wedding photography – a photo-journalistic style … or more posed?
A photographer who attended the recent flash photography workshop here in New York, asked me an interesting question regarding my wedding photography style. His observation was about how I seemed to consistently get such well-timed un-posed and natural looking images with my wedding photography. Since my explanation seemed to surprise him, and even bordered on being a real aha! moment for him, I thought it could serve as an article here which might interest other wedding photographers.
When asked by photographers about my style of wedding photography, I like to reply that I don’t quite subscribe to the purist photojournalism, nor the traditionalist style. I think my approach is more along the lines of get-the-job-done-alism.
Instead of subscribing rigidly to a defined style, I’m there to give the bride and groom the best photographs I can on the day. And for this, my approach has to be flexible …
different styles of wedding photography
There are two broad styles in wedding photography – traditional and photojournalistic.
Traditional wedding photography tends to be formal, with the emphasis on posed images. On the other end of the spectrum is the photojournalistic wedding photography. Here the emphasis is on a documentary approach with little direction from the photographer. Then there are also styles which incorporate a Fashion sensibility where the couple (and bridal party) are posed, but in a modern free-style way, rather than staid, traditional posing. Most of modern wedding photography falls somewhere inbetween the purely documentary photojournalism and the overly posed traditional wedding photography.
In a previous article on the topic of how the photographer can blend in on the wedding day. I feel it is entirely possible to aim for spontaneity and genuine expressions, while still offering direction to the couple and some of the day’s events.
For me, a photojournalistic approach to wedding photography is akin to story-telling. If it means interacting and directing the couple to achieve this, then that’s fine by me. I am there to tell the story of the day – to capture the day’s events. (And I know, that phrase is a cliche by now … but it is descriptive.)
I know that the purist photojournalistic wedding photographers eschews interacting with the couple and family and guests … even going so far as to not even remove a styrofoam cup that might be distracting in a scene. But at this point I feel it borders on pretension. We’re not hardcore News photographers that absolutely should not guide events. We are there to photograph the bride and groom’s day. It’s entirely different than News photography. And if I need to move cups and clutter out of the way … or edit out the videographer’s tripod in a final image, then that is what it takes to create more beautiful images. I am there to tell the story of the day, and it is just silly getting stuck on whether random minor things are adjusted at the time or afterwards in editing the images.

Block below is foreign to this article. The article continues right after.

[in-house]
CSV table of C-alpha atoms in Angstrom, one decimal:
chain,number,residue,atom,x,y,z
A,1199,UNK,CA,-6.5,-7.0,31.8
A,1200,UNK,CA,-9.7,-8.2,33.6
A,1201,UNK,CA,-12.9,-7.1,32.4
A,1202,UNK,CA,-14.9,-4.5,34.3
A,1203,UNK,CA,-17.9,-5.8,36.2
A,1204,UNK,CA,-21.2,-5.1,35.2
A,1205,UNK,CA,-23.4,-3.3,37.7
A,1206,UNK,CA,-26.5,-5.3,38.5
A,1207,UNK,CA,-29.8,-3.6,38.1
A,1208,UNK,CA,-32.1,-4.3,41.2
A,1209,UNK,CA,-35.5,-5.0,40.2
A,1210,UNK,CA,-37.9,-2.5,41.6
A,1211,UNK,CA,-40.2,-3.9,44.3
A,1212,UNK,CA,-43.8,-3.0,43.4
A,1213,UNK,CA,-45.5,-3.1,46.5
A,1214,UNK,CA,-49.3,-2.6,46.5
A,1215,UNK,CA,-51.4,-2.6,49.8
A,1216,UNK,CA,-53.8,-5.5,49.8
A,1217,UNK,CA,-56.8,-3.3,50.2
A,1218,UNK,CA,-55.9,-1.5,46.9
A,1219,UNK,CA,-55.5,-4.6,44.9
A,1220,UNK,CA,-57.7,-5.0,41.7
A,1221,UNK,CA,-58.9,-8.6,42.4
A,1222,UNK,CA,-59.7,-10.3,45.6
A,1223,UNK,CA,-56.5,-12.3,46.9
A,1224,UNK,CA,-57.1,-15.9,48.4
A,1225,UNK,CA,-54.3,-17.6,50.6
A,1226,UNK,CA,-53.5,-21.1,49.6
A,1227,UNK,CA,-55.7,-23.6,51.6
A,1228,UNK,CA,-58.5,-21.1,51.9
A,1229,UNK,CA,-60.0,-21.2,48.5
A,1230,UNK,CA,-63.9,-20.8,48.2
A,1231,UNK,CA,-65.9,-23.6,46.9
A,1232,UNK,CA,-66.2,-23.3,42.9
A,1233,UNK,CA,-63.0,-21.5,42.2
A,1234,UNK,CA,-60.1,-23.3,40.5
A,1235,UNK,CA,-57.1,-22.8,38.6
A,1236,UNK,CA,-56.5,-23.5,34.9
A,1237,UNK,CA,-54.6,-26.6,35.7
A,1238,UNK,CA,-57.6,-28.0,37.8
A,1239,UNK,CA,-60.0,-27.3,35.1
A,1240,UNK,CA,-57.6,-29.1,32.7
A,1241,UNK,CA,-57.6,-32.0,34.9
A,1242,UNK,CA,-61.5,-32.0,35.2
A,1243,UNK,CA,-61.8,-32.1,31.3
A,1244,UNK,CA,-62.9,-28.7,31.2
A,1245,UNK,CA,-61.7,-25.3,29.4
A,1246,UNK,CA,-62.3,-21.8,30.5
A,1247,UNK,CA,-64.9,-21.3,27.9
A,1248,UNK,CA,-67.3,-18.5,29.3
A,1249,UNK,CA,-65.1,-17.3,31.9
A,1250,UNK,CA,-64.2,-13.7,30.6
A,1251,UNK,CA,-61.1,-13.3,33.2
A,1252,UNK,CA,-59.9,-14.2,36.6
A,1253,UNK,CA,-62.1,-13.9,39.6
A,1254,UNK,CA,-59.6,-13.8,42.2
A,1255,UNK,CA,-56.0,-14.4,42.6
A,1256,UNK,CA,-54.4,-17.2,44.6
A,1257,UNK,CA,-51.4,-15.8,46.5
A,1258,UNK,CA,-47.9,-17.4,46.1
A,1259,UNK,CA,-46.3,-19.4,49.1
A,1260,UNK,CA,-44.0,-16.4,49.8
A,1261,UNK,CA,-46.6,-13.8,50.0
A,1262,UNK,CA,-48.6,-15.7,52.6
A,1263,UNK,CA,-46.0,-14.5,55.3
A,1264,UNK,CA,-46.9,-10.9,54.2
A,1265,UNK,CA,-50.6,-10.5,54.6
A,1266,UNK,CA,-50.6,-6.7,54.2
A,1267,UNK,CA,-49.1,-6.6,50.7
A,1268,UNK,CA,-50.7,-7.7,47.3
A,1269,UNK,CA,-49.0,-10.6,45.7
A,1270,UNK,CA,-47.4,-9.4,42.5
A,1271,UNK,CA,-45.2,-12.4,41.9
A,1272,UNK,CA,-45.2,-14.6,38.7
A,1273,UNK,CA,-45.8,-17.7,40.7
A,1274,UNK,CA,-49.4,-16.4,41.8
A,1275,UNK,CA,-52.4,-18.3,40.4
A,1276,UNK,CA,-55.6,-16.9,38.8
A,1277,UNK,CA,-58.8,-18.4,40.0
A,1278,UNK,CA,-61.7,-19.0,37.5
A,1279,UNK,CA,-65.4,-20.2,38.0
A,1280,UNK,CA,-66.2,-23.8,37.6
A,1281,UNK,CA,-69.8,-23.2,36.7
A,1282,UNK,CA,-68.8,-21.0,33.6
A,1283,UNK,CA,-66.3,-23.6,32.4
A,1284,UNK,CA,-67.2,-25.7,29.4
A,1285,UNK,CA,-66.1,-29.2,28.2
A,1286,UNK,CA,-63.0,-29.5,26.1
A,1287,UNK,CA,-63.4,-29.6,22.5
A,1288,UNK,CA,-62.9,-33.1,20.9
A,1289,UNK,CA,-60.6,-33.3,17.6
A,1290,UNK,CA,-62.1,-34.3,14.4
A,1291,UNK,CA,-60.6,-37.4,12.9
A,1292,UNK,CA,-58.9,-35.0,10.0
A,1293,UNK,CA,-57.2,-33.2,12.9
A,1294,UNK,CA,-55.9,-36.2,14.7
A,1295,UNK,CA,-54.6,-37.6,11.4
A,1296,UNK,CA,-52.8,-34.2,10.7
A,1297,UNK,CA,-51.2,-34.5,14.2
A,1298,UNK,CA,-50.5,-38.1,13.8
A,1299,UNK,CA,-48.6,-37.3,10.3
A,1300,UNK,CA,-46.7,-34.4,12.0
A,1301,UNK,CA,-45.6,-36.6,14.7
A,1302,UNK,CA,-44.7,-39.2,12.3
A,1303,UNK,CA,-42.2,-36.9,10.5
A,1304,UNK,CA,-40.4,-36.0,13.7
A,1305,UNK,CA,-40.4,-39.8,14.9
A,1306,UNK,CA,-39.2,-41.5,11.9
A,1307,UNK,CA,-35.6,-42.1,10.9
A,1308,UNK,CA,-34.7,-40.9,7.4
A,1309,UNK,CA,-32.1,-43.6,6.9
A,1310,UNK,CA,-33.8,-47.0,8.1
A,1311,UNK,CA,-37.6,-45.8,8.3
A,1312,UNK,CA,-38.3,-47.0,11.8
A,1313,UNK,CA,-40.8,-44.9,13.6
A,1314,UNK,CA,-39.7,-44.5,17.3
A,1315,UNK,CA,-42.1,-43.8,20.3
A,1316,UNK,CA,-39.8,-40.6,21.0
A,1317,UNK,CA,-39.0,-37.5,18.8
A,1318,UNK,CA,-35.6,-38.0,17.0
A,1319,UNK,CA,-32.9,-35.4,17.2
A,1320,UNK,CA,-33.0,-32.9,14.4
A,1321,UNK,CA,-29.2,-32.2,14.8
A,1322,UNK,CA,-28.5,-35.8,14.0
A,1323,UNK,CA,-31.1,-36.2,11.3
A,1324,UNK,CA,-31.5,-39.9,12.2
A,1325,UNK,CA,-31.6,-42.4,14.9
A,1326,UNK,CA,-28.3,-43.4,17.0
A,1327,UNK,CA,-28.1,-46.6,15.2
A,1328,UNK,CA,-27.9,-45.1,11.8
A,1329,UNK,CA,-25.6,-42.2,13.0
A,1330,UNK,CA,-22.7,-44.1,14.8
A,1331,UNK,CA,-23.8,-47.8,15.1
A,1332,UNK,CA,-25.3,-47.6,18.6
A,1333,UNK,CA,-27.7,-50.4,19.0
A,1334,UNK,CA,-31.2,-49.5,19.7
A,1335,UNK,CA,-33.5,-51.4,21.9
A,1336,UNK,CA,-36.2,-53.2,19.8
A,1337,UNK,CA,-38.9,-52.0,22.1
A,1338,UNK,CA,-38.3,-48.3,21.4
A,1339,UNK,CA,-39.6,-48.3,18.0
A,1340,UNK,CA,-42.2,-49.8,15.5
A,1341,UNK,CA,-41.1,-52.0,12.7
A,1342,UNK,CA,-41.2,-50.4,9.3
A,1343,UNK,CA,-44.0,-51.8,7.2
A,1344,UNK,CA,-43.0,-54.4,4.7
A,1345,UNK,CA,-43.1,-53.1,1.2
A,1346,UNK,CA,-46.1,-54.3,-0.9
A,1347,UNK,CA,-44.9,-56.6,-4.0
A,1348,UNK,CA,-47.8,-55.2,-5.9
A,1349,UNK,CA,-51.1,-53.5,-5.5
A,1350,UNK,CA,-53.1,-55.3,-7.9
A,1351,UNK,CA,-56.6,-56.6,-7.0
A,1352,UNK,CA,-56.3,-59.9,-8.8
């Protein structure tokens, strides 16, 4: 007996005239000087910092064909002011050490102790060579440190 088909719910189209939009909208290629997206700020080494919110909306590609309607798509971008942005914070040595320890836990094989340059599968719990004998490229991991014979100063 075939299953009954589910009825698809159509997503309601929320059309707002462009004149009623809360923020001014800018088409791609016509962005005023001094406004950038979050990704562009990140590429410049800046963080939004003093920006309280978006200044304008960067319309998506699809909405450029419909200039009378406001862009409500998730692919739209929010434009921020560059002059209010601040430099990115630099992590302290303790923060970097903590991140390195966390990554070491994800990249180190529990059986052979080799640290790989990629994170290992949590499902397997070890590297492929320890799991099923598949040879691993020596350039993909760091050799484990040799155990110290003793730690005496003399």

Back to the topic … the photographer wanted to know how I seemed to consistently get uch well-timed un-posed and natural looking images. I do this by interacting with my clients as needed, in a gentle way. Far from the “stand here & do this” approach of a traditional wedding photographer, it sometimes just needs slight adjusting to make an image look great. I often work with found moments, adjusting them.
To explain this, let’s look at a recent wedding which I’ve already shown here as a video & stills fusion clip – Cherryl & Jim’s wedding.
Looking again at the image at the top, the bride was fitting her ear-rings while looking in the mirror …
… moving closer with the 85mm lens, and shooting at a wide aperture (f1.8), I was able to photograph her reflection. The edge of the mirror helps anchor the image, and gives a visual clue why there might be that double-image there. It’s her reflection in the mirror. (Available light only.)
This is one of those found moments which I adjusted slightly. I gently asked her to move slightly to her left, giving me this angle. Far from me telling her to “stand there and fit your ear-rings”, it is a found moment which was adjusted slightly to give me the best angle. There is a spontaneity to her expression which would be impossible for me, as the photographer, to instruct. It is very much ‘her’. It is natural. It tells the story.
Similarly with this photograph. It isn’t pure photojournalism and entirely candid. Instead, it is a found moment that I saw and adjusted. I saw the bride look at her hair and fix something … and I realized that if I shot through her arm like that, I’d get a natural frame around her face. It took several frames until I had her position her arm in a way that worked in this final image. It’s not pure documentary wedding photography, but it tells the story.
In this way, I often direct the moments found, and the action and events.
Kids can be wonderful subjects, especially when engrossed in their own activities. These two flowergirls were just adorable.
Both images shot with the 70-200mm f2.8 at a wide aperture (f3.2) The light on them via on-camera bounce flash, controlled with the black foamie thing. The amount of flash was of course intentionally balanced with the light in the background, coming in from the window.
Often though, kids can be so conditioned by parents to stop & smile at the camera, that it becomes near impossible to get a natural photo of the child. The moment you lift the camera, they notice and stop & smile. So, an insistent request to any parent reading this … let your child be, and be less relentless about having them stop&smile-for-the-camera. The natural portraits, even when they are camera aware, are far more precious than cheeeeeezy smiles. But I digress …
Similarly, with the groom’s prep, it is a simple request to just turn to the camera and have them adjust their cuff-links and tie and jacket. It is something the groom did anyway, and it is still a natural moment that happened, even if you direct the groom to turn to the camera while doing so.
Again, the light here is mostly on-camera bounce flash, controlled with the black foamie thing, balanced with the light coming from the window.
Back to the bride’s prep … when the bridesmaids or mother of the bride helps the bride, it may as well be in a part of the room where there is space to get a good angle.